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Thread: Their own story - Tunrda Trucks

  1. #1
    Moderator Daveinthebush's Avatar
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    Default Their own story - Tundra Trucks

    OK, so the guys decided to tell their own story and release their names. Here is the link.

    http://newsminer.com/2007/12/16/10454/
    Last edited by Daveinthebush; 12-16-2007 at 07:53. Reason: Spelling

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  2. #2
    Member Buck Nelson's Avatar
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    Default Wow

    Quite an interesting story. It was a bad mistake, but now they've paid their fines and fessed up and suffered the humiliation. In the long run I think it's going to do more good than harm because it's going to help teach a lot of people to think before they act.

  3. #3

    Default The irony

    How ironic, they are assigned to an Intelligence Squadron.

  4. #4

    Default

    The public confession was the last step needed for me. I think it's time for all of us to step forward and forgive their sins, welcoming them into the club of responsible outdoorsmen. They've paid their dues, and I'm willing to bet they will be more responsible than most of us for the rest of their lives.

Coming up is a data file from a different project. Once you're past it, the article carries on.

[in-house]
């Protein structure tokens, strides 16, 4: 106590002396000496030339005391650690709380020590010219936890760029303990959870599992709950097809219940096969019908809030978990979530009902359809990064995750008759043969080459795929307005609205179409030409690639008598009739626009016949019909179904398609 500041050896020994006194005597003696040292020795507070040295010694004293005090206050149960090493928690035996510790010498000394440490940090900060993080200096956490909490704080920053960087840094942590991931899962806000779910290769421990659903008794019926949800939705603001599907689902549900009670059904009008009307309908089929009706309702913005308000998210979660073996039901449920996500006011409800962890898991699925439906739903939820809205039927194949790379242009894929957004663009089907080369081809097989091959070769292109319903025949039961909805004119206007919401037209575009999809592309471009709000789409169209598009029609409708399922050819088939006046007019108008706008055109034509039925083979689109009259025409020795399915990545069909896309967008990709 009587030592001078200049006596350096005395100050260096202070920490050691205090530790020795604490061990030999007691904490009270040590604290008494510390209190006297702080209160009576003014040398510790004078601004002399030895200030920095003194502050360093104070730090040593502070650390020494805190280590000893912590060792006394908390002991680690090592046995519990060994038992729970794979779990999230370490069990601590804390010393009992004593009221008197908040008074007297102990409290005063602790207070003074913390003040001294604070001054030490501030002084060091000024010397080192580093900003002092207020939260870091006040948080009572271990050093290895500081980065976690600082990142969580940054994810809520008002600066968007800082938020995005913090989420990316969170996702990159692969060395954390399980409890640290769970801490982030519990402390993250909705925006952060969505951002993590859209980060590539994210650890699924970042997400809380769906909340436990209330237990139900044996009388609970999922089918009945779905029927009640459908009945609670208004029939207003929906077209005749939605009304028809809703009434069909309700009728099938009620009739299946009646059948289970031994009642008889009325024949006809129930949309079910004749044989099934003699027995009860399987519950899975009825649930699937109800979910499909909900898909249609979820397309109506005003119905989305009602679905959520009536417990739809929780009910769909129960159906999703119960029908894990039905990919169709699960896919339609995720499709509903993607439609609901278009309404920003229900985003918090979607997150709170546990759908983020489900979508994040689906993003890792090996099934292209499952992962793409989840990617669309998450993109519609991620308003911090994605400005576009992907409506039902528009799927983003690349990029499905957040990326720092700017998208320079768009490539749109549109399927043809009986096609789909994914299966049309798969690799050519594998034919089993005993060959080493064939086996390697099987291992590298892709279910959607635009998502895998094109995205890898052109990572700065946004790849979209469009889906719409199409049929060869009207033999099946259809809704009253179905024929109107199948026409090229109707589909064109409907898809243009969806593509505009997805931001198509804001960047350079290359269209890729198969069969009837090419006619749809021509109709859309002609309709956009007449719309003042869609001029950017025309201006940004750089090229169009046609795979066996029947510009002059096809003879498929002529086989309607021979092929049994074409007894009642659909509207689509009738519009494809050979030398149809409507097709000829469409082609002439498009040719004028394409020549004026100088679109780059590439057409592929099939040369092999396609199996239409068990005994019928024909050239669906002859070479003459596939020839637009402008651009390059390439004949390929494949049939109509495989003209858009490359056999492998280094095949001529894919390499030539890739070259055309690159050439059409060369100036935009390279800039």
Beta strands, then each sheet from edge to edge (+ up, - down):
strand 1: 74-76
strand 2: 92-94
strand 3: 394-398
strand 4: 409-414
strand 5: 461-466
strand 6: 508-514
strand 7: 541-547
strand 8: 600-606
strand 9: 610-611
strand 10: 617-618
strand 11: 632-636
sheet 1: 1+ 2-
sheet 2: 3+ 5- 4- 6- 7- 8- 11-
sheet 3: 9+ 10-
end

A peaceful and happy holiday to all of them, and I'd be proud to call them friends.

    Welcome aboard!!!

  5. #5
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    Default

    I agree wholeheartedly. I like many Americans and hunters are tired of thr finger pointing and blame game. It is over, it is done.

  6. #6
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    Default Me2

    Yep, lets call this one paid off. You guys remember how tight money was when we were in the service. They have been through the mill getting those trucks out and paying an ass of cash out of pocket. Now they manned up and gave there names when they didnt have to. Ah but by the grace of god, it might have been one of us in the past. Im sure one of us out there may have made a bad decision at one time or another. Its easy to sit here in the house and talk trash. Not saying they didnt deserve it, just that they took care of it. You know there gona get crap from folks who know them for years too.

  7. #7
    Moderator Daveinthebush's Avatar
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    Default Agreed

    I agree. They told their story, released their names and fessed up to making a mistake. You have to give them credit for that. Hopefully someone else can learn from their mistakes.

    If they read this: Thank you for your service to our country.

    Vietnam - June 70 - Feb. 72
    Cancer from Agent Orange - Aug. 25th 2012
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  8. #8

    Default

    Quote Originally Posted by Jim in Delta View Post
    You know there gona get crap from folks who know them for years too.
    Not to mention the Air Force won't forget anytime soon the embarassment they caused, they will continue to pay, promotions will not be forthcoming anytime soon. What is done is done, let them move on with their lives.

  9. #9
    webmaster Michael Strahan's Avatar
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    Default Thanks, Dave!

    Dave,

    Thanks for posting the link.